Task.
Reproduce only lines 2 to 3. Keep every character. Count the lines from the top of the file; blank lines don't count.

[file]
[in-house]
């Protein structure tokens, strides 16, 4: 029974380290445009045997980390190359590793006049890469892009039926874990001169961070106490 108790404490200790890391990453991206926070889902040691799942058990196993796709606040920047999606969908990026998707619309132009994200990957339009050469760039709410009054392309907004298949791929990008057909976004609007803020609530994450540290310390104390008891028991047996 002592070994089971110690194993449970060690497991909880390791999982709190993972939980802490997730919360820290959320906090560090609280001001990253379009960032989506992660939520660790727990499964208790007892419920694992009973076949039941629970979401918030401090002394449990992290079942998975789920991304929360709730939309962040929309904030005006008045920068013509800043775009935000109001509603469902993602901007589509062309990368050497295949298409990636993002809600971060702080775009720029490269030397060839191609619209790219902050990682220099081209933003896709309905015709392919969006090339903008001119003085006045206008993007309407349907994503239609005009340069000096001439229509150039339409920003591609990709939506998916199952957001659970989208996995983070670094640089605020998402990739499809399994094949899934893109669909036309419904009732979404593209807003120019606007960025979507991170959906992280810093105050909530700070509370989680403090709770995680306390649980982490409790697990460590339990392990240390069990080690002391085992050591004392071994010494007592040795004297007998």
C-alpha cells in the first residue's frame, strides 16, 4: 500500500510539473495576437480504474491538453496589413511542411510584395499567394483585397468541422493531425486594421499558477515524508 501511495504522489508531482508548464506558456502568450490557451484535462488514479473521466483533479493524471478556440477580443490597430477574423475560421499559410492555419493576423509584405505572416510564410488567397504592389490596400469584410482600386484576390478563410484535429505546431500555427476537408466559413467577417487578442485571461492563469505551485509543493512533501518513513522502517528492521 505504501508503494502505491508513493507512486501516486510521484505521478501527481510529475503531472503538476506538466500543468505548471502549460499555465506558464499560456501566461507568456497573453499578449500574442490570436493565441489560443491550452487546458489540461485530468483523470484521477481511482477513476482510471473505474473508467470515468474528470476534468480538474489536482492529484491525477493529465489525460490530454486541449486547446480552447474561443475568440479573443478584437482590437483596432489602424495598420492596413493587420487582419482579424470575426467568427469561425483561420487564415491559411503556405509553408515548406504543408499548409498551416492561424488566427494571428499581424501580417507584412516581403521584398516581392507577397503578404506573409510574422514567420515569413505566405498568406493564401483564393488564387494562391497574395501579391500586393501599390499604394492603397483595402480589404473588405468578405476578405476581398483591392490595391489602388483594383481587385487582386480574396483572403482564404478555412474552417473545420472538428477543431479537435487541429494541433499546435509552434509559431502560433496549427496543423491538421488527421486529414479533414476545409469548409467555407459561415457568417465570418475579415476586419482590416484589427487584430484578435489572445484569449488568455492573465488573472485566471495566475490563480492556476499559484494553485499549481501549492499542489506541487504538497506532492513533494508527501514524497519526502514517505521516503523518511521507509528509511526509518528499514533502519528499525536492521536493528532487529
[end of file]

């Protein structure tokens, strides 16, 4: 029974380290445009045997980390190359590793006049890469892009039926874990001169961070106490 108790404490200790890391990453991206926070889902040691799942058990196993796709606040920047999606969908990026998707619309132009994200990957339009050469760039709410009054392309907004298949791929990008057909976004609007803020609530994450540290310390104390008891028991047996 002592070994089971110690194993449970060690497991909880390791999982709190993972939980802490997730919360820290959320906090560090609280001001990253379009960032989506992660939520660790727990499964208790007892419920694992009973076949039941629970979401918030401090002394449990992290079942998975789920991304929360709730939309962040929309904030005006008045920068013509800043775009935000109001509603469902993602901007589509062309990368050497295949298409990636993002809600971060702080775009720029490269030397060839191609619209790219902050990682220099081209933003896709309905015709392919969006090339903008001119003085006045206008993007309407349907994503239609005009340069000096001439229509150039339409920003591609990709939506998916199952957001659970989208996995983070670094640089605020998402990739499809399994094949899934893109669909036309419904009732979404593209807003120019606007960025979507991170959906992280810093105050909530700070509370989680403090709770995680306390649980982490409790697990460590339990392990240390069990080690002391085992050591004392071994010494007592040795004297007998």
C-alpha cells in the first residue's frame, strides 16, 4: 500500500510539473495576437480504474491538453496589413511542411510584395499567394483585397468541422493531425486594421499558477515524508 501511495504522489508531482508548464506558456502568450490557451484535462488514479473521466483533479493524471478556440477580443490597430477574423475560421499559410492555419493576423509584405505572416510564410488567397504592389490596400469584410482600386484576390478563410484535429505546431500555427476537408466559413467577417487578442485571461492563469505551485509543493512533501518513513522502517528492521 505504501508503494502505491508513493507512486501516486510521484505521478501527481510529475503531472503538476506538466500543468505548471502549460499555465506558464499560456501566461507568456497573453499578449500574442490570436493565441489560443491550452487546458489540461485530468483523470484521477481511482477513476482510471473505474473508467470515468474528470476534468480538474489536482492529484491525477493529465489525460490530454486541449486547446480552447474561443475568440479573443478584437482590437483596432489602424495598420492596413493587420487582419482579424470575426467568427469561425483561420487564415491559411503556405509553408515548406504543408499548409498551416492561424488566427494571428499581424501580417507584412516581403521584398516581392507577397503578404506573409510574422514567420515569413505566405498568406493564401483564393488564387494562391497574395501579391500586393501599390499604394492603397483595402480589404473588405468578405476578405476581398483591392490595391489602388483594383481587385487582386480574396483572403482564404478555412474552417473545420472538428477543431479537435487541429494541433499546435509552434509559431502560433496549427496543423491538421488527421486529414479533414476545409469548409467555407459561415457568417465570418475579415476586419482590416484589427487584430484578435489572445484569449488568455492573465488573472485566471495566475490563480492556476499559484494553485499549481501549492499542489506541487504538497506532492513533494508527501514524497519526502514517505521516503523518511521507509528509511526509518528499514533502519528499525536492521536493528532487529